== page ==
The Magazine

Perfidious America?

Tony Blair deserves better from American than a medal.

Jul 21, 2003, Vol. 8, No. 43 • By IRWIN M. STELZER
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So Blair returns to America a wounded politician, damaged in part because of his willingness to stick with America. In this sense, his commitment of troops to the Iraq war required greater political courage than President Bush's similar decision. The president had his own party behind him from the start, could count on public anger at the attack on the World Trade Center and the Pentagon, and does not face an electorate enamored of the need for U.N. approval.

Increasingly under pressure from France and Germany to abandon close ties with the White House and surrender control of British foreign and defense policy to the European Union (which Blair says he will never do, but stay tuned), Blair needs proof that the "special relationship" with America, cemented with the deaths of many British soldiers, pays off for Britain. To the prime minister it is enough that he has done "the right thing"; to the more pragmatic of his constituents, tangible rewards are required. So imagine Blair's horror when the first batch of Iraqi oil to be put on the market since the overthrow of Saddam went to the French. And when the "buy American" provisions of our laws were strictly interpreted by administration bureaucrats to prevent British construction companies with long experience in the Middle East from bidding on the initial contracts for reconstructing Iraq's long neglected infrastructure.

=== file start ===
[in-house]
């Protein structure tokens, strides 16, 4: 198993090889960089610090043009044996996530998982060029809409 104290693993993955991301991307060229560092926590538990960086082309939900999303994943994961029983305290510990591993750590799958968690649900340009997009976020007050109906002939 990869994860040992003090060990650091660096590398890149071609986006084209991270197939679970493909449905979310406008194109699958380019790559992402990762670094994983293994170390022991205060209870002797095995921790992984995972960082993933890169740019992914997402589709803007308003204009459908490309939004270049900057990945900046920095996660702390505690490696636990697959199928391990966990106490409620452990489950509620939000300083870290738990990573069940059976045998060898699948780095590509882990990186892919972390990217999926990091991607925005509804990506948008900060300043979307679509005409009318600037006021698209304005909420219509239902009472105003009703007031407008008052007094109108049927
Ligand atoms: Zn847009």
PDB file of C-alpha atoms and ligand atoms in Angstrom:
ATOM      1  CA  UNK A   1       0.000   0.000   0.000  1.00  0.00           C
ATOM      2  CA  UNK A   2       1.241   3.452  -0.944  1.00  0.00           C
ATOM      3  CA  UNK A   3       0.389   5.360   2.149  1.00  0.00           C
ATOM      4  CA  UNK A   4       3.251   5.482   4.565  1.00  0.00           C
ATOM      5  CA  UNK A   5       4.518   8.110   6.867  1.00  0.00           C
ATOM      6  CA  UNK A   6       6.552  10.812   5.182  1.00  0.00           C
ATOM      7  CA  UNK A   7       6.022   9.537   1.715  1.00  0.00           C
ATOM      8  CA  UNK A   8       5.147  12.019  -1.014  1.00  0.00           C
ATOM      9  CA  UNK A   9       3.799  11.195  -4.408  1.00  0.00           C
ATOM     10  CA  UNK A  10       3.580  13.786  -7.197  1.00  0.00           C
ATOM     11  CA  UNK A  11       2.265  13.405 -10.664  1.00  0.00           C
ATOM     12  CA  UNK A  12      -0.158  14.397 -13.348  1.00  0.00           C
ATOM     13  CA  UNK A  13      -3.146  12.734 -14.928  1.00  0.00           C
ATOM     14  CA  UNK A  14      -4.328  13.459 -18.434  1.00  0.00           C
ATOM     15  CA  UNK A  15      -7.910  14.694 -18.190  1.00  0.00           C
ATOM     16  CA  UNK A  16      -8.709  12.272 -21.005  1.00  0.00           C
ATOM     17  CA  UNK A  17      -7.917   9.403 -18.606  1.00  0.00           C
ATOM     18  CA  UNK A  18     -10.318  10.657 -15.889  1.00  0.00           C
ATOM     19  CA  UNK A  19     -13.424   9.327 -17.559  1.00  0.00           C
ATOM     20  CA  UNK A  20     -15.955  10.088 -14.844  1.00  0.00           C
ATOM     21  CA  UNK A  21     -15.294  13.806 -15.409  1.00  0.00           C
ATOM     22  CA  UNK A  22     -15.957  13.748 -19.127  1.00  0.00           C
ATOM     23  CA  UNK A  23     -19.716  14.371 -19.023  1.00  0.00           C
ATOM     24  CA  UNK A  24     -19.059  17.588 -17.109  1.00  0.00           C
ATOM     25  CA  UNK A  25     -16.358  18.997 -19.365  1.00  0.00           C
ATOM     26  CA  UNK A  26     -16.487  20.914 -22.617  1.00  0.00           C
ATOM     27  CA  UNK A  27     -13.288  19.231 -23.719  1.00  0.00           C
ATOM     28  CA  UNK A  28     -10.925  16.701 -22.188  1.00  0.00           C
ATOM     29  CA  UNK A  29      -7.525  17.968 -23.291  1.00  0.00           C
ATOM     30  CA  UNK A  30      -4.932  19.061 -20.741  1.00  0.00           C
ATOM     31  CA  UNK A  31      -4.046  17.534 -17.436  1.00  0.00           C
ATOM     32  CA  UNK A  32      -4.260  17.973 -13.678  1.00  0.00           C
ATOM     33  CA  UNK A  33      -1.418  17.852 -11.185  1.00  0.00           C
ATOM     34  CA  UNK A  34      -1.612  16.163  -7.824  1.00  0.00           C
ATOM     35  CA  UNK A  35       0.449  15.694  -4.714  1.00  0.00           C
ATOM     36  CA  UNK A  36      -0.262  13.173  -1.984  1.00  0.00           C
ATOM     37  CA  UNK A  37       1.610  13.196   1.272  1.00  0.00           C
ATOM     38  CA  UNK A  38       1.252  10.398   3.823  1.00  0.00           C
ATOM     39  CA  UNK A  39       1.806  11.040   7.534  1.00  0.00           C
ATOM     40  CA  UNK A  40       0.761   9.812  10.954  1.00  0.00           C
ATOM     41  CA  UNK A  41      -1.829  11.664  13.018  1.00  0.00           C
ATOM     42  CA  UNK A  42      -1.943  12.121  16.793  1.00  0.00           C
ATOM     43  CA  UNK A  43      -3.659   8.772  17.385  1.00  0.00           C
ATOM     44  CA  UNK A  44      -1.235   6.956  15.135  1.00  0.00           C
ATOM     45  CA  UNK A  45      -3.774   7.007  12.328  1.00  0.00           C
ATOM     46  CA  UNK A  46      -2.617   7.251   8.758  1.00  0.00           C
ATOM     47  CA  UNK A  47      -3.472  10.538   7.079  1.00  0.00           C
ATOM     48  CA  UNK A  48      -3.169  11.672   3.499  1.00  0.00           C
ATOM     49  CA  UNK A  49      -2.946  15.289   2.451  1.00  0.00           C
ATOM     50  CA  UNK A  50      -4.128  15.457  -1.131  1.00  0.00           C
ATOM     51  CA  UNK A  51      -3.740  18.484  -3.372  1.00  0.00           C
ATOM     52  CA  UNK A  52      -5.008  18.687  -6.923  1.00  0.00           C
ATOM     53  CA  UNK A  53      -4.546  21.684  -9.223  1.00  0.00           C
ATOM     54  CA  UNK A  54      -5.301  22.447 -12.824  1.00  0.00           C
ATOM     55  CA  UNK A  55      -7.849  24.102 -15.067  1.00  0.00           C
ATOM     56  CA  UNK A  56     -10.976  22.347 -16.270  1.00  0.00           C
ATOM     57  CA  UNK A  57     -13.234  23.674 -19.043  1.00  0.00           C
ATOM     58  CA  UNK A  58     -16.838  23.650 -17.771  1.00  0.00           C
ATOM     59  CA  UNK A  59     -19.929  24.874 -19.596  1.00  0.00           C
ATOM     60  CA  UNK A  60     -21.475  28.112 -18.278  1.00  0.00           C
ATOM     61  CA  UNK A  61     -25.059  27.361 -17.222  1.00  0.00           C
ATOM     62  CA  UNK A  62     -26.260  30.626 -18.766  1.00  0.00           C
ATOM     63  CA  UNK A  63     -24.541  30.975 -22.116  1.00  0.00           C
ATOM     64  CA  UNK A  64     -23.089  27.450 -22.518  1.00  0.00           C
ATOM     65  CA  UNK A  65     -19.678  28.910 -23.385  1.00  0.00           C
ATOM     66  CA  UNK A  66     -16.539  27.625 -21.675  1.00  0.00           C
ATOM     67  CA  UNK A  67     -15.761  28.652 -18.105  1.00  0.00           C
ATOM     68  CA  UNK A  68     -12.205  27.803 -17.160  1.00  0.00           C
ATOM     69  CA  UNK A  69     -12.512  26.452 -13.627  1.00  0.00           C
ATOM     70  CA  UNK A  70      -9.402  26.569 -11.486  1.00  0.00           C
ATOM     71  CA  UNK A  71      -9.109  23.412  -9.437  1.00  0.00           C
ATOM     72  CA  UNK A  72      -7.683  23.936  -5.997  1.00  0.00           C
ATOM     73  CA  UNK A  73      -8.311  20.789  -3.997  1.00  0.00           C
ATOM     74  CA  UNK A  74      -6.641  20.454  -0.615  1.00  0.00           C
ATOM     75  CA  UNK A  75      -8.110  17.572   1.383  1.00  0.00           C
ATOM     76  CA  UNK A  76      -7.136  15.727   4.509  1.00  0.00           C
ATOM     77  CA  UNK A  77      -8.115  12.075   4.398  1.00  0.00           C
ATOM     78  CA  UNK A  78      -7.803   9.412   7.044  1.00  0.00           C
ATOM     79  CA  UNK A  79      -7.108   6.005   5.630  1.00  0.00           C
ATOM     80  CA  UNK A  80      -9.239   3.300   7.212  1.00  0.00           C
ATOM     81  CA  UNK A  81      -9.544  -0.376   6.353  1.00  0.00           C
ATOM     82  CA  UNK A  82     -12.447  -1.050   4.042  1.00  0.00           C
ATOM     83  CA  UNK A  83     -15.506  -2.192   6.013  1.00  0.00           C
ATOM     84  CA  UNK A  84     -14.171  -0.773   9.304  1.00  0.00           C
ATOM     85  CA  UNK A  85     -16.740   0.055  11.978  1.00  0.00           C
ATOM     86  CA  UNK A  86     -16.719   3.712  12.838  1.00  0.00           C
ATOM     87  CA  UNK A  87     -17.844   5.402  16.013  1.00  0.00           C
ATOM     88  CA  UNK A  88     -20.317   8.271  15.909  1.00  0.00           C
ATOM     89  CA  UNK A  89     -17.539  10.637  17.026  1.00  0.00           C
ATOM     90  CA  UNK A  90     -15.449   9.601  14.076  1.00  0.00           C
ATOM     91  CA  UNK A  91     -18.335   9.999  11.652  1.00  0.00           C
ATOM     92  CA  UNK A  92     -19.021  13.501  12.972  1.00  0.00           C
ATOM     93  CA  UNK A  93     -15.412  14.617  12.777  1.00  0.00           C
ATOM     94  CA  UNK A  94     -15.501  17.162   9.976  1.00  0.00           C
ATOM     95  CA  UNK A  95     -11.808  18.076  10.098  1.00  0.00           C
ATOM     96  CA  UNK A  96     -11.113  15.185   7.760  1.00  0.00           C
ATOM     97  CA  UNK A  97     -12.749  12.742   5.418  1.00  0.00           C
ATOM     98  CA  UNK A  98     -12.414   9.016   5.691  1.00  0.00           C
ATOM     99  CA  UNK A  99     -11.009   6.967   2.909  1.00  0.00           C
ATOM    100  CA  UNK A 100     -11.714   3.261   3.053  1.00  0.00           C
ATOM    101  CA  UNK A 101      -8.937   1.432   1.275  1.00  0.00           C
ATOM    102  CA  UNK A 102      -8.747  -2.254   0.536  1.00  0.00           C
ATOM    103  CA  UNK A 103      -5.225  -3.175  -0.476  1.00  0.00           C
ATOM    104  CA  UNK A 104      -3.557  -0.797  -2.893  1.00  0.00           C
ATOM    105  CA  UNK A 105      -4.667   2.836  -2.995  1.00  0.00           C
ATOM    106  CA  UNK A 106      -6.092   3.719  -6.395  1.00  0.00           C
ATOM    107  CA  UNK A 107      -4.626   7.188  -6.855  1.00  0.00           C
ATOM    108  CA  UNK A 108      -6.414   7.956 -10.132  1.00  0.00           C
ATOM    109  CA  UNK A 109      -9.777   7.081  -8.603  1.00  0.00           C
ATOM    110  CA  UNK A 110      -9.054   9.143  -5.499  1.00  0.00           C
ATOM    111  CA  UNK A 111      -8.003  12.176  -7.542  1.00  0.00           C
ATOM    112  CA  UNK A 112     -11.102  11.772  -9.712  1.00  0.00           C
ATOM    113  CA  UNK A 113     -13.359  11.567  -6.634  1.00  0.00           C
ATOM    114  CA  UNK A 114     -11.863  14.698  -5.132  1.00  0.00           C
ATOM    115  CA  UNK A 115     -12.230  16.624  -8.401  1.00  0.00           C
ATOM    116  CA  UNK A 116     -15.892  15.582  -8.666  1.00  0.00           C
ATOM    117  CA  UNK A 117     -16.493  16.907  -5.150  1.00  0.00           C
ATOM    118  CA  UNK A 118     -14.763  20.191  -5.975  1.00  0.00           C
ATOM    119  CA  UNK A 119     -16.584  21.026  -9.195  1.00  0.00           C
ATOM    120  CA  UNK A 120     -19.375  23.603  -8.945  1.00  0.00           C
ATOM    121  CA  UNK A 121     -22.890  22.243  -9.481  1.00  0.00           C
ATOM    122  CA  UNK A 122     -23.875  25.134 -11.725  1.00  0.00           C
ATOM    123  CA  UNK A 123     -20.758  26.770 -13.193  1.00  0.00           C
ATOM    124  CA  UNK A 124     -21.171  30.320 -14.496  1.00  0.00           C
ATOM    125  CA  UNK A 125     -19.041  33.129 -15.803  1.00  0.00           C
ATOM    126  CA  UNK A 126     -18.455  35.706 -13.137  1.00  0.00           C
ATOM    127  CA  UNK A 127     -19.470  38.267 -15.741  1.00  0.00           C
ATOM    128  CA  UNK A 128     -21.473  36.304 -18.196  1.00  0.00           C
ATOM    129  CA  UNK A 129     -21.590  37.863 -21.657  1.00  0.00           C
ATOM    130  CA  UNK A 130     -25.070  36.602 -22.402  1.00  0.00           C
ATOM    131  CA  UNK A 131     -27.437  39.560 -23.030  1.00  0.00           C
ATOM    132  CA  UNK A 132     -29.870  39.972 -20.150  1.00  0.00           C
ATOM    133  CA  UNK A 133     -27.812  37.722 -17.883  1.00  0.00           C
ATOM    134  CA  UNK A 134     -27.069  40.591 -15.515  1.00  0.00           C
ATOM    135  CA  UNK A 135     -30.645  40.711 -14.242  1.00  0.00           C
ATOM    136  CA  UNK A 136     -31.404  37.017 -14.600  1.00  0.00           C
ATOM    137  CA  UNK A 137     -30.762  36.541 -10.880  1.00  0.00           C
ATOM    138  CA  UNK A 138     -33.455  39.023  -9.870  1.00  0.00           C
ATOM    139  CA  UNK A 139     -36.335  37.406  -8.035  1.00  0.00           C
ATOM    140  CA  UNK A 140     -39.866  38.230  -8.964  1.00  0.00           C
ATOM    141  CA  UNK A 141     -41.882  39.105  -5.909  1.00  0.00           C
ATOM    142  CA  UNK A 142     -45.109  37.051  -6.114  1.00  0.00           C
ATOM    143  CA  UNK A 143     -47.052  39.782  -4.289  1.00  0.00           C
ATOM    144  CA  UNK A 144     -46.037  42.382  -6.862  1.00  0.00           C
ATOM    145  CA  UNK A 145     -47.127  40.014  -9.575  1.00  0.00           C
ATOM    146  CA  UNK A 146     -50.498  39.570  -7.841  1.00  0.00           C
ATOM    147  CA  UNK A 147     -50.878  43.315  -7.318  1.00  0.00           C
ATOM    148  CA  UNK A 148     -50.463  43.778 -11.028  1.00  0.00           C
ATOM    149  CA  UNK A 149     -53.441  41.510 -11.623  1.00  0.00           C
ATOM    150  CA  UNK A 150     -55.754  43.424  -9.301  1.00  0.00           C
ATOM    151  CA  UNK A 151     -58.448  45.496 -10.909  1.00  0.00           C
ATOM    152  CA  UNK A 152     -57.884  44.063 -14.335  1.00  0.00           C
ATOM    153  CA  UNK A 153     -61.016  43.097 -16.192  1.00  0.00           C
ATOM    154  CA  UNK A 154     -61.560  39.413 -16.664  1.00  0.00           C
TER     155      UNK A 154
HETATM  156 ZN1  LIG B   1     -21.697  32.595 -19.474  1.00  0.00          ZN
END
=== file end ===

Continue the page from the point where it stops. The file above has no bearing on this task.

It gets worse. The president has announced that we will negotiate a trade deal with Bahrain in return for our use of its territory for bases in the recent war. Meanwhile tariffs on British steel remain--illegal tariffs, according to a decision last week by the World Trade Organization. But the administration is so committed to those tariffs it is appealing the WTO's decision. And yes, we have now announced that there will be competitive bidding for some contracts for the reconstruction of Iraq's infrastructure. But British firms will compete on an equal footing with French companies. A country that stood by us in the face of international opposition will be treated the same as one that hurled all its diplomatic resources into an effort to isolate America and prevent us from pursuing our vital interests.

In short, we seem to know better how to punish our enemies than to reward our friends. Surely Tony Blair deserves better.

Irwin M. Stelzer is a contributing editor to The Weekly Standard, director of economic policy studies at the Hudson Institute, and a columnist for the Sunday Times (London).